After weeks of contentious negotiations between Mayor Catherine Pugh’s administration and the Baltimore City Council, City officials announced yesterday that they have reached a budget deal which prioritizes funding schools and programs for children. The deal shifts $7.58 million in funding away from some of the Mayor’s priorities, including funding solar-powered, compacting trash cans, to councilmatic priorities – namely, the cities’ public schools. It also avoids any cuts to the Baltimore Police Department.
From the article in The Baltimore Sun:
The deal restores $2.58 million in funding for after school programs and $1.5 million in funding to Safe Streets, an anti-violence program that uses former offenders to intervene with younger criminals. That had been a priority for the council, and Pugh had vowed to find money for it earlier Wednesday.
Council leaders had talked about seeking $13 million in extra spending for the coming year, about $10 million of which would go to schools. Instead, more funding for the city’s schools will be spread across three years, an approach schools CEO Sonja Santelises told council members she preferred.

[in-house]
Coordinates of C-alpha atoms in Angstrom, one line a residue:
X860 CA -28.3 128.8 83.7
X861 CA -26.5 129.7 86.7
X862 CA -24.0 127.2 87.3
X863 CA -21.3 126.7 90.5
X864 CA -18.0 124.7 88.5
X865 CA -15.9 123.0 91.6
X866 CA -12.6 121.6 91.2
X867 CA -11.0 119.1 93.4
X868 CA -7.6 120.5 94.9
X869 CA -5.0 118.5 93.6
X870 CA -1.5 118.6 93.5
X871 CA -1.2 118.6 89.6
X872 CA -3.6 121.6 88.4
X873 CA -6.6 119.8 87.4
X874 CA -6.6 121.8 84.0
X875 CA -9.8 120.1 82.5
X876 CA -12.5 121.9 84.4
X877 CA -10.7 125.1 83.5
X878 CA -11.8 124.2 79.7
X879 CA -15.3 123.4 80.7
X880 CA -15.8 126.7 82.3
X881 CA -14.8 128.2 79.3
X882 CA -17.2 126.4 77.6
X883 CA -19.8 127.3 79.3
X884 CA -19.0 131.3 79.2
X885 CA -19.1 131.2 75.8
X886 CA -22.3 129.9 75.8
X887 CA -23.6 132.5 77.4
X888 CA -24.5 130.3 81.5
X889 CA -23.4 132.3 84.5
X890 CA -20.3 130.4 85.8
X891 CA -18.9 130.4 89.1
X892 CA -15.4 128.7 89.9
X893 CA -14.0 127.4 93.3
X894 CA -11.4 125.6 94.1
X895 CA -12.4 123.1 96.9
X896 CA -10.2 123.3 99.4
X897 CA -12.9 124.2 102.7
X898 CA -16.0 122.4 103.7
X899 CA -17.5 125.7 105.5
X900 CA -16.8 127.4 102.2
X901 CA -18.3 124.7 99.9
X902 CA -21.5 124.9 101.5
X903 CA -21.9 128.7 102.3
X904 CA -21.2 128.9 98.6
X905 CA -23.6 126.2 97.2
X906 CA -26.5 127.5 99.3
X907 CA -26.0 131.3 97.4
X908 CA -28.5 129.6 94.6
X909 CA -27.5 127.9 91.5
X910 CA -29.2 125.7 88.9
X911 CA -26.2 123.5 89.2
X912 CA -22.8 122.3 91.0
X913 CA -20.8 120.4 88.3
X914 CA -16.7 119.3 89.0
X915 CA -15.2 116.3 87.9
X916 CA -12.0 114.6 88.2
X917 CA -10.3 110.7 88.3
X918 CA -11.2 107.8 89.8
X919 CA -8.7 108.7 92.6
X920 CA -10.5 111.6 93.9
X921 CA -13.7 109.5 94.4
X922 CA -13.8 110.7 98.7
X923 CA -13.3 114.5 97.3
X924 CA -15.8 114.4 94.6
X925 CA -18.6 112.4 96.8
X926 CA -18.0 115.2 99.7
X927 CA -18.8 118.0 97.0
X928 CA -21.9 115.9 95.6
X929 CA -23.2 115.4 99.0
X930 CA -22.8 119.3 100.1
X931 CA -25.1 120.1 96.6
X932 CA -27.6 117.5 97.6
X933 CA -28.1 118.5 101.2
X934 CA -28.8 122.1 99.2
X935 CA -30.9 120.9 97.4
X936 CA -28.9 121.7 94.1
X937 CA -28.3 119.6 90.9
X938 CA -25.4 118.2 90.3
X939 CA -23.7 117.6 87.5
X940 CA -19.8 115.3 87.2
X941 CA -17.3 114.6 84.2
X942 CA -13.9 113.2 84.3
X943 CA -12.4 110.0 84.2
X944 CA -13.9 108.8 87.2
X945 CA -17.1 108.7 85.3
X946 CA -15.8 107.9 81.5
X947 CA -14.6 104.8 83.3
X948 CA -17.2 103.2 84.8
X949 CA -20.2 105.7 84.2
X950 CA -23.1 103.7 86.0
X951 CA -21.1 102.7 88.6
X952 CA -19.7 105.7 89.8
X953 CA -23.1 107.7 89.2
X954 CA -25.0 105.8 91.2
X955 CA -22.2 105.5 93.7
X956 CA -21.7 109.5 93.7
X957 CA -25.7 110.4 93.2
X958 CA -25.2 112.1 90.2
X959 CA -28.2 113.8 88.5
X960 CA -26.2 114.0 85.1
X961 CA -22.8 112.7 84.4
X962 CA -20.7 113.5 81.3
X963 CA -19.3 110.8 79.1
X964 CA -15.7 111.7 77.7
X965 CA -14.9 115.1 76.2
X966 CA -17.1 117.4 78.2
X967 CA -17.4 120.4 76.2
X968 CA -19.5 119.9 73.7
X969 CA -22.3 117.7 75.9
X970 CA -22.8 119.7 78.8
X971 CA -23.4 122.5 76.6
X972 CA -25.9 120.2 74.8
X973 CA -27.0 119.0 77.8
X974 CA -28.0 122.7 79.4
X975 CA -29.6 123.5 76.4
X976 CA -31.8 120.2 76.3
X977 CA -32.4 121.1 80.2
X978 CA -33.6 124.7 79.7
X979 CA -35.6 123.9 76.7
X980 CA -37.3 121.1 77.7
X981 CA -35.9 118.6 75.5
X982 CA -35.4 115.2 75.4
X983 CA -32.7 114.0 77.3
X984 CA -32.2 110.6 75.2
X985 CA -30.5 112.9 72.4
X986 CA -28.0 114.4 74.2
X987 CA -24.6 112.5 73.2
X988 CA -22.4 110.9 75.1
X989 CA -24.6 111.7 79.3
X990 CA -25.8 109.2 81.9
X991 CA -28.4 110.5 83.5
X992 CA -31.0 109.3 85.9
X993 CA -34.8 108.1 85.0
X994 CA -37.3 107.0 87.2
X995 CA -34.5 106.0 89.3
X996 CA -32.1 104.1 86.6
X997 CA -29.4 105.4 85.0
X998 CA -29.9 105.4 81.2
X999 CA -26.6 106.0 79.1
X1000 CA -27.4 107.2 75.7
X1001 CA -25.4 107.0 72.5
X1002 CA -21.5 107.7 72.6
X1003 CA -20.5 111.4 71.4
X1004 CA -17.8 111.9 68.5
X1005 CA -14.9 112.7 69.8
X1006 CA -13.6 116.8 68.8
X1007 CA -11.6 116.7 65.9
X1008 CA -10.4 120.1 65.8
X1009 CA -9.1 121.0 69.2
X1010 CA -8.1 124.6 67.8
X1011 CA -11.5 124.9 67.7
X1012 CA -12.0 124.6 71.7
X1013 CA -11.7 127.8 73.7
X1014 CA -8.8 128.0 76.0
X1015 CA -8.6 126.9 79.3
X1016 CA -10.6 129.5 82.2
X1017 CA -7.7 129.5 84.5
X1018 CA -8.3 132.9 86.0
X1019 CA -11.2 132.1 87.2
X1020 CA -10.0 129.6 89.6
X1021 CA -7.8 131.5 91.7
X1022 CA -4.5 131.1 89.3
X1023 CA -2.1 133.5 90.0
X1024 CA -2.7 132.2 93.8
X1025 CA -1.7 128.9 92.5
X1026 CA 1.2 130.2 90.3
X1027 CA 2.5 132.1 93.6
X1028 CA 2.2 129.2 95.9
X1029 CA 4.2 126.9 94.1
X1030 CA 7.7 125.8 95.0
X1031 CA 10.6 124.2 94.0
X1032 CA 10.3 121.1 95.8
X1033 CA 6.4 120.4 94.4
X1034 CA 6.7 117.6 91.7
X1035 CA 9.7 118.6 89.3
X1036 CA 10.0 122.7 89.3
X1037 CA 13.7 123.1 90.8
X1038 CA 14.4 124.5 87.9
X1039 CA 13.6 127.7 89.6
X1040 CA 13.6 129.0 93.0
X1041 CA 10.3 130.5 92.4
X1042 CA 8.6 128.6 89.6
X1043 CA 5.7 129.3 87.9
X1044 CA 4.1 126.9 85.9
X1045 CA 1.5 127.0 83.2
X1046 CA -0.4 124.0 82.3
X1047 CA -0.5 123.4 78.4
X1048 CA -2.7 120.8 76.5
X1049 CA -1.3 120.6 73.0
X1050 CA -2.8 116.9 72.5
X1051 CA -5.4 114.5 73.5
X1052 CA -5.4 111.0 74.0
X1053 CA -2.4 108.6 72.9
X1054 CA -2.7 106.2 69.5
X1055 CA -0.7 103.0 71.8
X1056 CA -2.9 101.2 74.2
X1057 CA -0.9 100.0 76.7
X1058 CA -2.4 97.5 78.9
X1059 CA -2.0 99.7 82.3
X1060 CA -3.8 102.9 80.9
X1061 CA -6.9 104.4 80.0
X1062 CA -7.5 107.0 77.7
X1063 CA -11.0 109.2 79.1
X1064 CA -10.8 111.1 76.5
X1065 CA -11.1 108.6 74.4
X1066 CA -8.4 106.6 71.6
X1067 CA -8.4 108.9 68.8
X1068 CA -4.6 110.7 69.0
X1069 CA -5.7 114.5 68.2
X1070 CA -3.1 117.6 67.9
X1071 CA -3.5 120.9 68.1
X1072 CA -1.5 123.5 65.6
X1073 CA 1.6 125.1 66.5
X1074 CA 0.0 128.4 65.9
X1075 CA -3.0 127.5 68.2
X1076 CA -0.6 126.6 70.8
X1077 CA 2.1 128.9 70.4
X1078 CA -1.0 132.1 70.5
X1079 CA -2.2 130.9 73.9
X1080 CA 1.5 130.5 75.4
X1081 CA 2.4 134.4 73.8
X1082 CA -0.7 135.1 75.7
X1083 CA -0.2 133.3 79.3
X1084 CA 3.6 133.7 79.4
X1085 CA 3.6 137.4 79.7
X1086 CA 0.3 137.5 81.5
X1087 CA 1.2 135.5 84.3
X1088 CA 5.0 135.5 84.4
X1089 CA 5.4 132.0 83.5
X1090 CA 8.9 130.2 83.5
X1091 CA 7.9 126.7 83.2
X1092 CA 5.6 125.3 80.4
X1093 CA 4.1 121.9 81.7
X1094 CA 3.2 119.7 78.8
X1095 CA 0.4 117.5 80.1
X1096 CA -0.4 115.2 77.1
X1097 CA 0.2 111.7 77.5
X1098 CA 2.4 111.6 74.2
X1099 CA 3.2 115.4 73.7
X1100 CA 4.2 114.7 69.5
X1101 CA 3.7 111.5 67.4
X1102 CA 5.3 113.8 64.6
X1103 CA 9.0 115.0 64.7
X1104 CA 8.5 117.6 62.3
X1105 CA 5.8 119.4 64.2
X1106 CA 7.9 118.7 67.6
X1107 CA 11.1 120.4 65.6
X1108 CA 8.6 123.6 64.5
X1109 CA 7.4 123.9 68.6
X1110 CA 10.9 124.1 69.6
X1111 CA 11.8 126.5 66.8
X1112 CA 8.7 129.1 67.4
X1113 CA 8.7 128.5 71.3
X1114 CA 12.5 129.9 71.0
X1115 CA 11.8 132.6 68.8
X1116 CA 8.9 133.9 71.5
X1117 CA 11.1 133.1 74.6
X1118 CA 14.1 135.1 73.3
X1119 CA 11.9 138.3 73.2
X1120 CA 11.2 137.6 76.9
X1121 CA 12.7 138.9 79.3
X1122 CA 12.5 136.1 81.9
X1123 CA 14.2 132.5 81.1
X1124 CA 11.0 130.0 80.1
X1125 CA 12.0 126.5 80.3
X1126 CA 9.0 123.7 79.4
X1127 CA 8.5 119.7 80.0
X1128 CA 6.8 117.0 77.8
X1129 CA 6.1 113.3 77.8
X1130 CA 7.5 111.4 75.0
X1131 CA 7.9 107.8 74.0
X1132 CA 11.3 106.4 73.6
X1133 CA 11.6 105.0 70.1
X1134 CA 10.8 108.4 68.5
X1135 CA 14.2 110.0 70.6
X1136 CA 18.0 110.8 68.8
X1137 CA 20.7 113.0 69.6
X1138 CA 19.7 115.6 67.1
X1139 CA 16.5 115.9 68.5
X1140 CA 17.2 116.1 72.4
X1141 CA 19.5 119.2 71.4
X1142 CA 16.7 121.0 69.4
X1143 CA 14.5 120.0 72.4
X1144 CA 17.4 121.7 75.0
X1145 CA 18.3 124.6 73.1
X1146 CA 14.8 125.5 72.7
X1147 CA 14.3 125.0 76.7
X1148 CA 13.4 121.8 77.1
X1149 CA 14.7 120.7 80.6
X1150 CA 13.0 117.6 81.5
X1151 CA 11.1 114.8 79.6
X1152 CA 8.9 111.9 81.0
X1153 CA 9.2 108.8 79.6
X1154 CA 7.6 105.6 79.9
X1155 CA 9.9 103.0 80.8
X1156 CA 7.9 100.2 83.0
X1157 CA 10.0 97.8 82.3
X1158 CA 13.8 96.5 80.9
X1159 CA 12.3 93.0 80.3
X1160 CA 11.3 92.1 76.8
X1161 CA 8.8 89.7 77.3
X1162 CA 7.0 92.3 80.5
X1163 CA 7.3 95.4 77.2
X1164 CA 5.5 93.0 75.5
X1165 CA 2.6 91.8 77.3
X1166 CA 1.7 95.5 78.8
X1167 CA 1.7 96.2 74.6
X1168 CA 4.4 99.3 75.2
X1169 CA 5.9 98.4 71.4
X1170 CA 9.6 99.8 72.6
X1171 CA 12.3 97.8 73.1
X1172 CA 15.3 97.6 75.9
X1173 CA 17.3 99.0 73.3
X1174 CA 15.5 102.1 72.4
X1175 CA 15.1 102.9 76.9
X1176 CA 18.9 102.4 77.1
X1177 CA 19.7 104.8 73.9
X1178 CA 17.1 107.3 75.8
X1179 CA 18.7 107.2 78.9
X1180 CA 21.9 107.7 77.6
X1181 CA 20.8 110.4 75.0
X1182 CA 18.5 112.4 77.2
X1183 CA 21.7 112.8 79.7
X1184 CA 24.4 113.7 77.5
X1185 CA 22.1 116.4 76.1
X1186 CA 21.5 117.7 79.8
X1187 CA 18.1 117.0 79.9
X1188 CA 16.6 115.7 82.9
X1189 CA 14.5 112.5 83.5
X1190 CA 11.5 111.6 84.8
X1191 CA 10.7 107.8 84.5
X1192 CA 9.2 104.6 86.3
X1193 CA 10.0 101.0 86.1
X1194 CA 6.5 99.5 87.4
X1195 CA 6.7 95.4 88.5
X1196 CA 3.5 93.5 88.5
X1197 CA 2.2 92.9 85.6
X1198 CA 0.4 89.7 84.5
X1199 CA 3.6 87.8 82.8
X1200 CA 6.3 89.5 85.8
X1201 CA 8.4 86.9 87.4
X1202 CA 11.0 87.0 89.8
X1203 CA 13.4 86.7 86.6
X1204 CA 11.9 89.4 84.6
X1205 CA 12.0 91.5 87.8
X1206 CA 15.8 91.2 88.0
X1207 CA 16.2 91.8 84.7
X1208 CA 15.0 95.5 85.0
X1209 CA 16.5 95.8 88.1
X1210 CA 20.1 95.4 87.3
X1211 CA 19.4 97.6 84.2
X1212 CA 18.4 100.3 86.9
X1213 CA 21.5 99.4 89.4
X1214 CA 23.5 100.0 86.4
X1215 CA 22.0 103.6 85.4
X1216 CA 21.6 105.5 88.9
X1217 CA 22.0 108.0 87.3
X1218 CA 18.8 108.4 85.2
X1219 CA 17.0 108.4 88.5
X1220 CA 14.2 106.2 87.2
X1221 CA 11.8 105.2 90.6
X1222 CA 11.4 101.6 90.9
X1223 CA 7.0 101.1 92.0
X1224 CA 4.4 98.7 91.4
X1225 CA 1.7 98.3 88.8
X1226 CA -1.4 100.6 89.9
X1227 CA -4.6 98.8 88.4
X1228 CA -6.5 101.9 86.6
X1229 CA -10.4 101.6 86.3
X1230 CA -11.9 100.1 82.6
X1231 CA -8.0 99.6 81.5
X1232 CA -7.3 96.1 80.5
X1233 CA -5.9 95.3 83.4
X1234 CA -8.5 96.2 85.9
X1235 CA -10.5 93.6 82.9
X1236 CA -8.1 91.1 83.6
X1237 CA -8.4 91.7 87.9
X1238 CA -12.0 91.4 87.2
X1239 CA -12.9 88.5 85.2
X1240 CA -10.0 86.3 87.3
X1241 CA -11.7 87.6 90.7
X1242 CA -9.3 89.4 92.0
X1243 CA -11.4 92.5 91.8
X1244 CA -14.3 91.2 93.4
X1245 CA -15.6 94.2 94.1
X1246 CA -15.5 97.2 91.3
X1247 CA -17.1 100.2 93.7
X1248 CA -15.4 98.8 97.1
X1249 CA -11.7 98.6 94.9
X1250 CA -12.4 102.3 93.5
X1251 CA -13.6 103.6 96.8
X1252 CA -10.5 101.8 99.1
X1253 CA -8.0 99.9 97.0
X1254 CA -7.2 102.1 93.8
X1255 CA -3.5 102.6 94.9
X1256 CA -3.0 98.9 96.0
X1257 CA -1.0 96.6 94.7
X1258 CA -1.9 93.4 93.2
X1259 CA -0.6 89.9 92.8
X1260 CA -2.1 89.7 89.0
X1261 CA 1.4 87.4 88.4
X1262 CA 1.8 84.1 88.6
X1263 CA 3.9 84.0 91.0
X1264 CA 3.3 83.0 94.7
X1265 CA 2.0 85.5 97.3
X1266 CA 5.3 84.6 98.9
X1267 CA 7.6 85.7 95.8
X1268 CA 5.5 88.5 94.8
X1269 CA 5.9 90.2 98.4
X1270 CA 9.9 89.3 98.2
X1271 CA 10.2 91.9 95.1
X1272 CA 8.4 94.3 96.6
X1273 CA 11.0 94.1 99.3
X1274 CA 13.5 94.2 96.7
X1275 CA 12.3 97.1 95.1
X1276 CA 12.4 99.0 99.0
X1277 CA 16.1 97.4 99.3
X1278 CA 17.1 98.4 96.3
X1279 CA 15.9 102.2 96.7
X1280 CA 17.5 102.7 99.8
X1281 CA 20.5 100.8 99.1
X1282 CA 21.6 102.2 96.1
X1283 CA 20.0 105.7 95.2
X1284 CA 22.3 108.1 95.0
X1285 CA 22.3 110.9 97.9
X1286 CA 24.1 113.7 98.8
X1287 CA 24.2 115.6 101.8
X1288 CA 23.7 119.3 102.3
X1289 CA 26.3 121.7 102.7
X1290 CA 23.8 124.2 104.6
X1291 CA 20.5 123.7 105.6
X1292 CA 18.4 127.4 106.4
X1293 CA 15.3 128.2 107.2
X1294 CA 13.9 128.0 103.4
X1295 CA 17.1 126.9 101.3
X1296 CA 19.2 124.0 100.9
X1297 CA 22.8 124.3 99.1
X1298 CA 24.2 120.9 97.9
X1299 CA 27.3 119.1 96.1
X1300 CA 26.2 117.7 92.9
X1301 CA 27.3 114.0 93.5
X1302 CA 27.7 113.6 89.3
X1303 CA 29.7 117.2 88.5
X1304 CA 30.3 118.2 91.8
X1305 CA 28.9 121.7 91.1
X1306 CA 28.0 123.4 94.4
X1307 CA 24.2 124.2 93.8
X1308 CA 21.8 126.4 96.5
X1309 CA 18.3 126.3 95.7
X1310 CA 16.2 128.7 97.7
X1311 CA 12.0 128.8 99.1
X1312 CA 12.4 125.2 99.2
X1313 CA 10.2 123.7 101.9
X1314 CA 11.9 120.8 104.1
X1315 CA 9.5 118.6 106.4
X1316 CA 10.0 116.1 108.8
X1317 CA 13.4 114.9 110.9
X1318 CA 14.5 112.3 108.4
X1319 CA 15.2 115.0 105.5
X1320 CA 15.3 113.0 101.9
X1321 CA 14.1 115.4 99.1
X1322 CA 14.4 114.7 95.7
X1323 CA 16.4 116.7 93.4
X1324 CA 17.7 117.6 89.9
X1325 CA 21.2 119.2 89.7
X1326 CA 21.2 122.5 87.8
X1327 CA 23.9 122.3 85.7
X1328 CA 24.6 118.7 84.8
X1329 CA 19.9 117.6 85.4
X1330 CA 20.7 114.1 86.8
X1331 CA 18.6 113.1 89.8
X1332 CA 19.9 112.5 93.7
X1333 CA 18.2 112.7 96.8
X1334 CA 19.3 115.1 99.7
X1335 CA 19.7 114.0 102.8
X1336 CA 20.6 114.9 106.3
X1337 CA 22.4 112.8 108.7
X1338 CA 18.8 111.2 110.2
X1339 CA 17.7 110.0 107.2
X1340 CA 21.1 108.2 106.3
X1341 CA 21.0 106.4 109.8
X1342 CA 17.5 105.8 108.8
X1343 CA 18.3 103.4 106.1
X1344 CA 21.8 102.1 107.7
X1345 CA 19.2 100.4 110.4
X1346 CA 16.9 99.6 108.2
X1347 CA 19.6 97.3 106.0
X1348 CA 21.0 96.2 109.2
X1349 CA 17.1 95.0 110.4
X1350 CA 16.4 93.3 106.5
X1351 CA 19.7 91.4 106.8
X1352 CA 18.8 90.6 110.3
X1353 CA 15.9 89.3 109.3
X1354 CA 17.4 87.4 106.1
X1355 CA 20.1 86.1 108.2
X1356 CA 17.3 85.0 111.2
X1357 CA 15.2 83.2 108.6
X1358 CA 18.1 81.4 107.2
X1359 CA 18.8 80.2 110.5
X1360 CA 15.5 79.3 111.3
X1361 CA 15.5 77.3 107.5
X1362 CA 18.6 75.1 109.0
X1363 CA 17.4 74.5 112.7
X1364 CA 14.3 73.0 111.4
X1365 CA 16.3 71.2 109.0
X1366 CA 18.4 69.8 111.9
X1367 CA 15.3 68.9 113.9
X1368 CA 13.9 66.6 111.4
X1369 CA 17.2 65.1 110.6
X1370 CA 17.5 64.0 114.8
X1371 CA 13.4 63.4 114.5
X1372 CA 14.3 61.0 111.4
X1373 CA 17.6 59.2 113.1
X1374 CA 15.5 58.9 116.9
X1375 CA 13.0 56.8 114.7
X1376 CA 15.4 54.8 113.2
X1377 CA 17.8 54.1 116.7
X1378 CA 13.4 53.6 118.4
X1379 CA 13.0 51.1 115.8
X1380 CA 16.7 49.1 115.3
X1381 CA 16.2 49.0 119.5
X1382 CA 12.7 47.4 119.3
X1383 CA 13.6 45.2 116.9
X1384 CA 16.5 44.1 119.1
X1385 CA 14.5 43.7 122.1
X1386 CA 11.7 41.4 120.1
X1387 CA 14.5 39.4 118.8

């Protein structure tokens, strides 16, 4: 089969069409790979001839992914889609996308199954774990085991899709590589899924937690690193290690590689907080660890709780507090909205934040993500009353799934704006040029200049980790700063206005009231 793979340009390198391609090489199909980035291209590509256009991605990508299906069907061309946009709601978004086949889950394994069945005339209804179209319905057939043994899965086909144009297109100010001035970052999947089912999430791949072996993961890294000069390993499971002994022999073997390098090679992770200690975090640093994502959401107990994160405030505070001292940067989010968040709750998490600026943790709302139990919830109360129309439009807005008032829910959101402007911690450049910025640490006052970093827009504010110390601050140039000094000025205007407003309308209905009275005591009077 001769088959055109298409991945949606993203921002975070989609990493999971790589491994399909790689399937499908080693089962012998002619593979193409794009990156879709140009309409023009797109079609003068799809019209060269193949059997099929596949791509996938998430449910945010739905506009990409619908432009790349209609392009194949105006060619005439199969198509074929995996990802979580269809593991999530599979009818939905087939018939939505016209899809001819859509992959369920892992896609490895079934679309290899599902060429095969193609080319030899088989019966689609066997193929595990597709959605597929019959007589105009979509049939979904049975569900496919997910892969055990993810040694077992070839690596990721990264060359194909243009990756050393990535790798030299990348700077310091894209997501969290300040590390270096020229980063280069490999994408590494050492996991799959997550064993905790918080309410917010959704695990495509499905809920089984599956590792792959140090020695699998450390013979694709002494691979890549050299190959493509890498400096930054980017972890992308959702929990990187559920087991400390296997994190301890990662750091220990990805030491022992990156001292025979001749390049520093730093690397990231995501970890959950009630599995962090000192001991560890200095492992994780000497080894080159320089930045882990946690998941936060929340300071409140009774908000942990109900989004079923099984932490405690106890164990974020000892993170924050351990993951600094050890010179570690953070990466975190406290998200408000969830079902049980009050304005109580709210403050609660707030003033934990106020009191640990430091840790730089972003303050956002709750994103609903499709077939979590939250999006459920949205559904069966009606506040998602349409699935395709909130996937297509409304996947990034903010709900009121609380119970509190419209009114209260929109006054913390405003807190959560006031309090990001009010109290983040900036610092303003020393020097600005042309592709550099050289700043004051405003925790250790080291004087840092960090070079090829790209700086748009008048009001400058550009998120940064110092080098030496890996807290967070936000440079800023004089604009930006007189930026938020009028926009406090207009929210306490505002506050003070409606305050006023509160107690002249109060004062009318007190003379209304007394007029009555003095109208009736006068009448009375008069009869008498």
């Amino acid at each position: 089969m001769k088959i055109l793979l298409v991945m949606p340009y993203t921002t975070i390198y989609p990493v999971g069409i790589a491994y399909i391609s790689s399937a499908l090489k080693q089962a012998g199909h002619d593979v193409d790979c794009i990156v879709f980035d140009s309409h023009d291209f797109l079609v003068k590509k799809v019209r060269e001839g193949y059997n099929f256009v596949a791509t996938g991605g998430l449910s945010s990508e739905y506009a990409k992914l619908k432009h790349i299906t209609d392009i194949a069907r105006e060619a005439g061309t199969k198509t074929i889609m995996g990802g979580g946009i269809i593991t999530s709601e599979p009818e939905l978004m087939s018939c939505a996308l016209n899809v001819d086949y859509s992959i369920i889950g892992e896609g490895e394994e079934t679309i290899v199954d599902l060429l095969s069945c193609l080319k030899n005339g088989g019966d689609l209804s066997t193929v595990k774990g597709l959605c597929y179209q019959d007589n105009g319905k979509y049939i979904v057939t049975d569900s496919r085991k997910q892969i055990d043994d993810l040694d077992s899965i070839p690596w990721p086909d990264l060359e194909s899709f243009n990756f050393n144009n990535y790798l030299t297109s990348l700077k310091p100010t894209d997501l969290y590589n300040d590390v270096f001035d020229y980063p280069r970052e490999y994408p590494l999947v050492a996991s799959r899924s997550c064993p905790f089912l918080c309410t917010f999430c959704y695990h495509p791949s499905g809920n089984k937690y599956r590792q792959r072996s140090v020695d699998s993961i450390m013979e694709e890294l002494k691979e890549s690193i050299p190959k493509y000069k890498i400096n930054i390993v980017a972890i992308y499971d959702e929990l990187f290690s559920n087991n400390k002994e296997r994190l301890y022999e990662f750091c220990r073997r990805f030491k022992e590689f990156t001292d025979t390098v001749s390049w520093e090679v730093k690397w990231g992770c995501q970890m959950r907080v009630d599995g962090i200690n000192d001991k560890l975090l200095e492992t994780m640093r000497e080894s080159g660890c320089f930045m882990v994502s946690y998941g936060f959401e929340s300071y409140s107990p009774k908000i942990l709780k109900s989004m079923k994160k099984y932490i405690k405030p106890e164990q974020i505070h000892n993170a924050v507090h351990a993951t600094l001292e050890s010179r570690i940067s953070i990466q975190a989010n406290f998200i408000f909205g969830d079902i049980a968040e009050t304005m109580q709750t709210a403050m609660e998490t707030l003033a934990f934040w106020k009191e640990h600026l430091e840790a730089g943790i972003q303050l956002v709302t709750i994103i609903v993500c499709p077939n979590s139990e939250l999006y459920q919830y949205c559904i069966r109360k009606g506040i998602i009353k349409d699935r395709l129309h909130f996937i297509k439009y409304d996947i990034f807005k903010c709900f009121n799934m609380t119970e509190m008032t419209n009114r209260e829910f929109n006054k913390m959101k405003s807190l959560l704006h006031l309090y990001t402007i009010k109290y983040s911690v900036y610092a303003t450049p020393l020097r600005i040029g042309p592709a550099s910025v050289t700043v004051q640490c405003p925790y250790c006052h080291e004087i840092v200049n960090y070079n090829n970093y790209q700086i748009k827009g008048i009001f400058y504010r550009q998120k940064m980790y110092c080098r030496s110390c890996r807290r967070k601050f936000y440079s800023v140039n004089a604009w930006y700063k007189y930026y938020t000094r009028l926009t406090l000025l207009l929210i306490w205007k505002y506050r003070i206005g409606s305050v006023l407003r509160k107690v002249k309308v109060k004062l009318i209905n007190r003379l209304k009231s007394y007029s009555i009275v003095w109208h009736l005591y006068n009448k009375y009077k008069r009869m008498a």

The budget negotiations had become bitter in the past week. The council can cut funding from the mayor’s proposal, but cannot spend that money elsewhere. The council had aggressively moved to use their ability to cut — beginning with a vote to strip all funding from the office that crafts the city’s budget, taken right in front of that office’s director.
The council then voted 15-0 Monday to make even deeper cuts to Pugh’s budget proposal. Council members said the preliminary vote to cut more than $26 million from Pugh’s $2.8 billion plan was designed to pressure the mayor to compromise.
Council President Bernard “Jack” Young told The Baltimore Sun that he expects the Council to take the final vote on the budget at its meeting on Monday.